‘Growth needs to be ecologically sound’ says keynote speaker at Cosmos Dialogue
Dhaka, Feb 19 (UNB) - Bangladesh must build strong institutions, including centres of excellence in education, to prosper in a globalised economy, a US-based expert said while delivering the keynote address at a seminar organised by Cosmos Foundation in the capital on Saturday.
Prof Haider Khan, John Evans Distinguished Professor of Economics at the University of Denver, said for developing countries like Bangladesh, the ultimate end is development, not just liberalisation or protection, and therefore a hybrid approach to globalisation might be the best solution.
“There should be a hybrid architecture, with institutions that will have a global aspect but will also address local concerns,” he said adding, “When it comes to globalisation, one size does not fit all.”
Prof Khan, an eminent economist who has been an adviser to the United Nations Development Programme, Asian Development Bank Institute, the United Nations Conference on Trade and Development and many other development organisations, was delivering the keynote speech at the inaugural Cosmos Dialogue, a series of discussions on critical, contemporary issues organised by Cosmos Foundation.
UNB Chairman Amanullah Khan, Cosmos Foundation Chairman Enayetullah Khan, Cosmos Foundation Adviser Zain Al Mahmood, The Daily Observer Associate Editor Syed Badrul Ahsan, UNB Director (Digital and Strategy) Nahar Khan, Dhaka Courier Executive Editor Shayan S Khan and Lt Gen (retd) ATM Zahirul Alam were, among others, present.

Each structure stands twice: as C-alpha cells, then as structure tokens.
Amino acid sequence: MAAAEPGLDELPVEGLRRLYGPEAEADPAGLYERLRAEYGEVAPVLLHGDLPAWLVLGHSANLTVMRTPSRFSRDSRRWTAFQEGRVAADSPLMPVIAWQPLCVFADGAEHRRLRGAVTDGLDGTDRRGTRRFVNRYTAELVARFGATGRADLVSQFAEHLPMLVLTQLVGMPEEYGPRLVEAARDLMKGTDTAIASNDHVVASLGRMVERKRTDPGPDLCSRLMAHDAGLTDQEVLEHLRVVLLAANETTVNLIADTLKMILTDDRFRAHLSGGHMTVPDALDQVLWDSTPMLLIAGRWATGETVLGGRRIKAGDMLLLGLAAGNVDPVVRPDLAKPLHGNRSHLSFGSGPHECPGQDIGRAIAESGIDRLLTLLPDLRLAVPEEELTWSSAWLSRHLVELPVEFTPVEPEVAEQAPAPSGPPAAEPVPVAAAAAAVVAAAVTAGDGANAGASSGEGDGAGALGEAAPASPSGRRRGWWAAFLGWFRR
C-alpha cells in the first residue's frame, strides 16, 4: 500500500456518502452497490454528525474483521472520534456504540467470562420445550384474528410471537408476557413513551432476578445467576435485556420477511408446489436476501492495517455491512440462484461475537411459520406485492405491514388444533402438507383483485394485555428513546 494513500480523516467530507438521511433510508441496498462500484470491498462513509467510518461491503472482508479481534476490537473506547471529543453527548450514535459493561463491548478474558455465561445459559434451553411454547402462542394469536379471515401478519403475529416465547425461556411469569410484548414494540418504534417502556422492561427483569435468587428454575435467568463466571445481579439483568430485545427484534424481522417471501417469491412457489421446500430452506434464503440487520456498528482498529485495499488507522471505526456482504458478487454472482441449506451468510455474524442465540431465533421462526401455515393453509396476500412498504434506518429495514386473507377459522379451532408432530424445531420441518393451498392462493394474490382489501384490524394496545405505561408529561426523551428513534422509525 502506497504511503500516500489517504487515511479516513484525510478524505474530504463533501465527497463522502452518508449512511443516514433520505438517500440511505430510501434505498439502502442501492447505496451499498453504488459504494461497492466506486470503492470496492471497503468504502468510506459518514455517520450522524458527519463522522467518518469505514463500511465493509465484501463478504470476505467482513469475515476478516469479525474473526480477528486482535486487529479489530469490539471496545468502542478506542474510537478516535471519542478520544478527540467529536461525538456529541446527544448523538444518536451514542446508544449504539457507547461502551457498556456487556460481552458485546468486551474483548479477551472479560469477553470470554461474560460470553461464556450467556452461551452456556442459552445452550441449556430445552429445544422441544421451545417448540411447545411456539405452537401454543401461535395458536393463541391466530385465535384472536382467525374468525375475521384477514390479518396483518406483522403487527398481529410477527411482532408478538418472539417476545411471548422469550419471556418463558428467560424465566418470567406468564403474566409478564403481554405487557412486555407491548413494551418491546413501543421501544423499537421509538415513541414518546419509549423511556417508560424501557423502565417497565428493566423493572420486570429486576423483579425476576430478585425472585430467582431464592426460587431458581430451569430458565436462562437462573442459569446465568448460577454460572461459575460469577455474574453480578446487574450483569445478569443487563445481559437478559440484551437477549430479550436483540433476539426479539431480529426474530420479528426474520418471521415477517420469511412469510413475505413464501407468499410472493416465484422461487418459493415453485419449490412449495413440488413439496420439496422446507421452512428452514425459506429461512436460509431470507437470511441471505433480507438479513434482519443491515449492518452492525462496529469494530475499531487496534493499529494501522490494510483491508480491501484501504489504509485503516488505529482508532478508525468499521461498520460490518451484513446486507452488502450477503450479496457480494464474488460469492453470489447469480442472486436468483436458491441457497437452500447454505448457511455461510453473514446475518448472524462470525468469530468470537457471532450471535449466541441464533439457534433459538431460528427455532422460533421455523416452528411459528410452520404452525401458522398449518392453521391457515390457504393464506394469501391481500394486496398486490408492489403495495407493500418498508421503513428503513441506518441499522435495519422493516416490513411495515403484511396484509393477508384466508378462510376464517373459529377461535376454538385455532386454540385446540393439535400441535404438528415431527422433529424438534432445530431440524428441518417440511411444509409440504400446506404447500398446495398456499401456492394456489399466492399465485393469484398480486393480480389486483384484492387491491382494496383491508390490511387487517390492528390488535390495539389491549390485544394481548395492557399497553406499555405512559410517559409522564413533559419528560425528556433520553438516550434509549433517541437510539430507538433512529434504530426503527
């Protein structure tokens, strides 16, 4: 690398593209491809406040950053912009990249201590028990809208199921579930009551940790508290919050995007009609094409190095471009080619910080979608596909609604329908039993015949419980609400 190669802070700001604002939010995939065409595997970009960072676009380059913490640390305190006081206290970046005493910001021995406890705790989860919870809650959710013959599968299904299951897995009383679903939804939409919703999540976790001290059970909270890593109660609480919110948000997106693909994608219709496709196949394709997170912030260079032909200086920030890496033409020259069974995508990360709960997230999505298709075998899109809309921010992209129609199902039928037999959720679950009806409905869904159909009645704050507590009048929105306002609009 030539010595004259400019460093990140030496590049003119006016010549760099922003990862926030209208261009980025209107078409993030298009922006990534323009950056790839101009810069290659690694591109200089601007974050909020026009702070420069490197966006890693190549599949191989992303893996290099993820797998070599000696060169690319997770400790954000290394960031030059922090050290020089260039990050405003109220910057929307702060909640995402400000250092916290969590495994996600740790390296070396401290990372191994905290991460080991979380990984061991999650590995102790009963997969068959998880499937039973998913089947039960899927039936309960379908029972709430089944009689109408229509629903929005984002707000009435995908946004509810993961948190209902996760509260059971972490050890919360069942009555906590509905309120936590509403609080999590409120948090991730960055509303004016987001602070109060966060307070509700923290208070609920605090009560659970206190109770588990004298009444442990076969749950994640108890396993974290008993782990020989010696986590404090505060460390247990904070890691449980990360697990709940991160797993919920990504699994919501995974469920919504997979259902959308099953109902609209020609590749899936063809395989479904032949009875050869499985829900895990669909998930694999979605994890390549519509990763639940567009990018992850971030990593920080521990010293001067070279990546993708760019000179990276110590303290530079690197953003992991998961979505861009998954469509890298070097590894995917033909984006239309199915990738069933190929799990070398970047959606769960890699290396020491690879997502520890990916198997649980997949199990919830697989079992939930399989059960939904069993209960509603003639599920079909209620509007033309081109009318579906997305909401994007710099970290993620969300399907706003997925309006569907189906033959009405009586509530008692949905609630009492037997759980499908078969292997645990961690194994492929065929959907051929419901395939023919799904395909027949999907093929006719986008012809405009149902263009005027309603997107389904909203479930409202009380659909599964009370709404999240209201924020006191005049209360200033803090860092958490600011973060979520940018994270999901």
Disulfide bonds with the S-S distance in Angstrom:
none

Titled “Globalisation, ICT and Ecology”, the speech by Prof Khan touched on the benefits and risks of globalisation, as well as the promise of technology and the perils of climate change.
He said globalisation must be understood not only in terms of economic integration, but also as an environment that allows the flow of ideas and people across national borders.
He said the developed countries like the US had benefited from the inflow of talent from others parts of the world including Europe during the Second World War. Bangladesh’s neighbour India has gained massively by attracting Business Process Outsourcing (BPO) from America and other developed countries.
Bangladesh needs to set up educational centres like the Indian Institute of Technology (IIT) that can produce the skilled manpower that can boost Bangladesh’s development, he said.
He, however, said unless growth is ecologically sound it actually can bring disasters and laid emphasis on joint efforts to that end.
Appreciating Cosmos Foundation’s role in creating debate on important issues, Haider Khan said they need many more entrepreneurs, civil society figures to do similar things like this setting. “We should do this nationally, locally and internationally.”
Enayetullah Khan said the Cosmos Foundation will continue to arrange such events that will explore issues of national and international significance. “This is the beginning of a new journey for Cosmos Foundation,” he said.